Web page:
After eight years of conflict in the Sahel, the international community remains primarily focused on the two main jihadi militant groups driving the sub-regional insurgency in Mali, Burkina Faso, and Niger: the Al Qaeda-affiliated Jama’at Nusrat al-Islam wal-Muslimin (JNIM) and the Islamic State in the Greater Sahara (ISGS). The reality on the ground is far more complex. While jihadi groups are the main contributors to the violence, community-based militias and government forces often perpetrate equally deadly attacks (Bloomberg, 2019). ACLED data show that abuses by government forces are inherent to prevailing conflict dynamics in the central Sahel, and these actors routinely commit atrocities with impunity. Reports of such violence are now simultaneously emanating from all three G5-Sahel countries confronted by the sub-regional insurgency (Orient XXI, 2020), and it is increasingly clear they can no longer be ignored. If these dynamics are left to persist, the creeping militant expansion will certainly carry on with them (ACLED, 2019).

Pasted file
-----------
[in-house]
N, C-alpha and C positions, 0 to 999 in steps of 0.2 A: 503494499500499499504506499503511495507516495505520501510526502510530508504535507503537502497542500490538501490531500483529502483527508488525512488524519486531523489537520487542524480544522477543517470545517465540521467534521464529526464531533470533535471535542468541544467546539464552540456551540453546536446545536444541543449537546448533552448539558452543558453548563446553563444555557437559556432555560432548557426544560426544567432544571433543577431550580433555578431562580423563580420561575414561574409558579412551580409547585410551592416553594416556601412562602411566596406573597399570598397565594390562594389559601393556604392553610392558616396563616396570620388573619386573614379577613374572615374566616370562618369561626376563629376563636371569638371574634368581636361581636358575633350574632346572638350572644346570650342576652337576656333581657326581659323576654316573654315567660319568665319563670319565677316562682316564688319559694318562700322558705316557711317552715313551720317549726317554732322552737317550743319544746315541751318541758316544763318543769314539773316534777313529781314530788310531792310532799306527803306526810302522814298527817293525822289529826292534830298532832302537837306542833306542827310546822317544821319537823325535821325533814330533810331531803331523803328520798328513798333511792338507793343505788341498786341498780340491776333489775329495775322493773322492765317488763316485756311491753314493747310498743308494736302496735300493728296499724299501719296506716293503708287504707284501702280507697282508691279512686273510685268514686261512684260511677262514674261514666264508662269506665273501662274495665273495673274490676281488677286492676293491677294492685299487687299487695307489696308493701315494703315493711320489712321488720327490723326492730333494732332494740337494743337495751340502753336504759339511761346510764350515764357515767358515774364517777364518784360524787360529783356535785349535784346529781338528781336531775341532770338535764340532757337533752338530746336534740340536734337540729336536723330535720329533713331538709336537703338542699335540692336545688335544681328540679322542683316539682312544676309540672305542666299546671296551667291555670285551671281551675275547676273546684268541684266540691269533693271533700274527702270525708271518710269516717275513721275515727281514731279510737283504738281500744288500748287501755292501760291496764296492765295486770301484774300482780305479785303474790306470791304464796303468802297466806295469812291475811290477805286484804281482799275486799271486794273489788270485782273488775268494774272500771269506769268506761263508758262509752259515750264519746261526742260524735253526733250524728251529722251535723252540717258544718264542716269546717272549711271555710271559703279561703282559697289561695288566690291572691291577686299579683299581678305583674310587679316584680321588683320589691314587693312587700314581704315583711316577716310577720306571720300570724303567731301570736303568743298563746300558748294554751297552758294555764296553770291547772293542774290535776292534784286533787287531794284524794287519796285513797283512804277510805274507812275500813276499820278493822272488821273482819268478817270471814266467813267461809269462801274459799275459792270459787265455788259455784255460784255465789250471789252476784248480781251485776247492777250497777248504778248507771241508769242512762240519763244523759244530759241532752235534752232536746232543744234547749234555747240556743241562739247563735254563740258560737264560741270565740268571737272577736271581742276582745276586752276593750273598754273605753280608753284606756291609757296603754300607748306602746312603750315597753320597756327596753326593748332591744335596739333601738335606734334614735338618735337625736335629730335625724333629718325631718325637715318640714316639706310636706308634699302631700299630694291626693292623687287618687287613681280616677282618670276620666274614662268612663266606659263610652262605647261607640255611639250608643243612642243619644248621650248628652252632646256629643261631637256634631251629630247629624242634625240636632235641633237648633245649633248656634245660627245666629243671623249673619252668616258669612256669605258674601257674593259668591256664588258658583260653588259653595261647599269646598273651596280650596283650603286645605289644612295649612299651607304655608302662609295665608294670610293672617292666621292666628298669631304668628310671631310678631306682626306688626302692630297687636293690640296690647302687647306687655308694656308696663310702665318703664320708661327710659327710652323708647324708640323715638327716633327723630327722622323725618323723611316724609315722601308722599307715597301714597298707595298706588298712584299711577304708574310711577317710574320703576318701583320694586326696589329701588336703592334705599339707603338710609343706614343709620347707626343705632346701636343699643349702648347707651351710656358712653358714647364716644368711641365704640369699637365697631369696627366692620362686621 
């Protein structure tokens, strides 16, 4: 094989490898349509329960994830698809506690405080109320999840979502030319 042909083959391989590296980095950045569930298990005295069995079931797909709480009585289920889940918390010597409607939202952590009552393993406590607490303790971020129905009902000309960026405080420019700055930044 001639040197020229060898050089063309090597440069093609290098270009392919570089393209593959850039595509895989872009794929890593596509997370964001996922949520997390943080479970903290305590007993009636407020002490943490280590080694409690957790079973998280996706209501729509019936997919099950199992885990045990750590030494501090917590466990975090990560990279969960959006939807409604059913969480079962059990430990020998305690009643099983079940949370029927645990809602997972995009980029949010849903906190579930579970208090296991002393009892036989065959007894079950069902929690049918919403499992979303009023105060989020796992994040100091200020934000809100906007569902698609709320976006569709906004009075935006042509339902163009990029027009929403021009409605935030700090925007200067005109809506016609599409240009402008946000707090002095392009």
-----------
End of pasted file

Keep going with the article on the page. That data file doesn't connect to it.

Ahead of the end of the rainy season in August 2019, ISGS and JNIM – in tandem – launched an offensive in the tri-state border area, also known as the Liptako-Gourma. It was a campaign in which military outposts were overrun like dominoes, forcing government troops to tactically withdraw from the border areas and leave previously contested territory under militant control. These developments underscored the lack of cooperation and coordination between the constituents of the struggling regional G5-Sahel force, for years promoted as an effective coalition to address the jihadi threat (Ouest-France, 2018). Amid mounting popular discontent in Mali over the presence of foreign forces as Malian soldiers were killed in scores (RFI, 2020), French president Emmanuel Macron summoned the leaders from the G5-Sahel countries to clarify their positions on France’s role in the Sahel. During the summit convened on 13 January 2020 in the French town of Pau, a roadmap was outlined to counter the jihadi onslaught (The Conversation, 2020). France decided to deploy 600 supplemental troops to its Barkhane mission (Le Monde, 2020), ensued by the official launch of ‘Takuba’, a task force gathering special forces from several European countries aimed at shoring up Barkhane and Malian forces in the fight against jihadi groups (Ouest-France, 2020). The primary focus of the counter-offensive was to be ISGS, now the ‘Greater Sahara’ faction of the Islamic State West Africa Province (ISWAP). Although the group carried out some of the deadliest attacks targeting security forces to date, this announcement largely neglected the comparable threat posed by its Al Qaeda counterpart, JNIM (Liberation, 2019; DW, 2020).